Don't Miss >

    Action Platform on Urban Electric Mobility Initiative (UEMI)

    By on 05/13/2014
    Graphic electric cars

    Figure 1: Combined battery electric vehicle (BEV), plug-in hybrid vehicle (PHEV), Fuel cell sales share in three versions of a 2 Degrees stabilisation scenario (Fulton, Lah, and Cuenot 2013).

    The transport sector is a vital enabler of economic activity and social connectivity, but is also the second largest and one of the fastest growing energy end-use sectors, representing 23% of global energy-related greenhouse gas emissions. The bulk of energy used by the transport sector (about two-thirds) is accounted for by passenger transport while the rest is consumed by freight transport. According to the International Energy Agency, greater uptake of electric vehicles will form an important part of a low-carbon technology pathway for transport (IEA 2012).

    However, the high uptake and adoption of electric vehicles depend on a number of factors, for example: advances in vehicle and battery technologies and reduction in costs from economies of production; the availability of charging infrastructure, increased awareness of citizens and an enabling policy environment and incentives provided by governments including city governments. Also important is the integration of Electric Vehicle Technologies as a part of larger transportation systems in cities (for example, short distance travel by electric vehicles to public transport hubs).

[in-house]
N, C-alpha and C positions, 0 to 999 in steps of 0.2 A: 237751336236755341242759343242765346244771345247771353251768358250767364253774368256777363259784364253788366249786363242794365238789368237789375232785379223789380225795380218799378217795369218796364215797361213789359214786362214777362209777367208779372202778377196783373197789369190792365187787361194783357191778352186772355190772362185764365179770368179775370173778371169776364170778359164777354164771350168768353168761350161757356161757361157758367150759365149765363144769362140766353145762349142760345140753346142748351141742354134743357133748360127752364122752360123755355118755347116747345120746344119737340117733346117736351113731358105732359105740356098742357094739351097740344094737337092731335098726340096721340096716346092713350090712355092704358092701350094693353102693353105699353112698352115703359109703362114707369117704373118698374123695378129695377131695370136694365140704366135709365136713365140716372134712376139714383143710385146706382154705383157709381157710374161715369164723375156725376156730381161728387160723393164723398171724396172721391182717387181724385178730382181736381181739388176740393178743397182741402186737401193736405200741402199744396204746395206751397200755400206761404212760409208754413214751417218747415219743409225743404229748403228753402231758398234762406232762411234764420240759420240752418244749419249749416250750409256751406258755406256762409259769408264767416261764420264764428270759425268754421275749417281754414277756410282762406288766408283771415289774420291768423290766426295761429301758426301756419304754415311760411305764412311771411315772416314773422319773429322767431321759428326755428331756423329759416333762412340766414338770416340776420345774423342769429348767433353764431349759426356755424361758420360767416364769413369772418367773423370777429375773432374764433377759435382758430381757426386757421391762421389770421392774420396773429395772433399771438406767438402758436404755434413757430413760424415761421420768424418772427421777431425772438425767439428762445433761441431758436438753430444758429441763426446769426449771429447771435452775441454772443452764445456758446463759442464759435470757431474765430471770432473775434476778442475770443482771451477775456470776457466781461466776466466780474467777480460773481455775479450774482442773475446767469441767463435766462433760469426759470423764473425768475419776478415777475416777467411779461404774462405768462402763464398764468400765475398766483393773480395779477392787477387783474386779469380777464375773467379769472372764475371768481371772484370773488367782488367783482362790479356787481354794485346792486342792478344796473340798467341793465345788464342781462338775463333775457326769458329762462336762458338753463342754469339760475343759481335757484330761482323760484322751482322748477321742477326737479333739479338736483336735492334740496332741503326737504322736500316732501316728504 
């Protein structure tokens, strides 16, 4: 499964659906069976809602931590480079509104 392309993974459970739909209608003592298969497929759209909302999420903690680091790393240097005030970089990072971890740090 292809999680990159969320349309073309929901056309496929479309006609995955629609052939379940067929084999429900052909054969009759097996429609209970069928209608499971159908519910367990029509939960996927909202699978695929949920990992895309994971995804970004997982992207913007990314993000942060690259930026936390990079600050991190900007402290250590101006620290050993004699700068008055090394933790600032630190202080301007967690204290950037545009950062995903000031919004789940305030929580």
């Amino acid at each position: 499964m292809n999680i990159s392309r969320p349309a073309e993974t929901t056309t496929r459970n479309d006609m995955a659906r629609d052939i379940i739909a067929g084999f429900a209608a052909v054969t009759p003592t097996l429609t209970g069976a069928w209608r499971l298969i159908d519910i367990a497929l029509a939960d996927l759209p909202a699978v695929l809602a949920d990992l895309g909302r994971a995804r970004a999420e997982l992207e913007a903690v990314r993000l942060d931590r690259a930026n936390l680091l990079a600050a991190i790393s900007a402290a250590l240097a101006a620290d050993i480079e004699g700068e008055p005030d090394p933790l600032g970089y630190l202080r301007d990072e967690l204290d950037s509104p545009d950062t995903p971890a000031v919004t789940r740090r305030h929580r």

The IEA suggests that if transport is to contribute to a CO2 target consistent with a 2 °C stabilization pathway, technologies such as plug-in hybrid (PHEV), battery electric vehicle (BEV) and fuel cell vehicles (FCEV) will have to increase their market shares substantially over the coming years (figure 1). These three technologies combined would have to reach a market share in annual sales of about 30% of global light-duty vehicles (LDV) sales in a balanced Avoid/Shift/Improve 2 Degrees scenario by 2030.

    Many private sector companies are making advances in promoting electric vehicles. However, progress towards a vision of electric vehicles dominating the transportation mix of cities will need the joint efforts of the private sector, national and local governments.

    The “Action Platform on Urban Electric Mobility (UEMI)” is an initiative that will bring together these various actors from the “supply” and the “demand” side as described below:

    Commitment/Pledge by Industry and Cities
    UEMI as an open forum for knowledge transfer and support
    The role of the electric mobility industry
    People centred planning and electric mobility
    Taking forward the Urban Electric Mobility Initiative

    For more information please contact:
    Andre Dzikus, Coordinator, Urban Basic Services Branch, UN-Habitat Tel: 254-20-7623060, 7625082


    Read the communiqué on the role of urban electric mobility for sustainable development

    Main Menu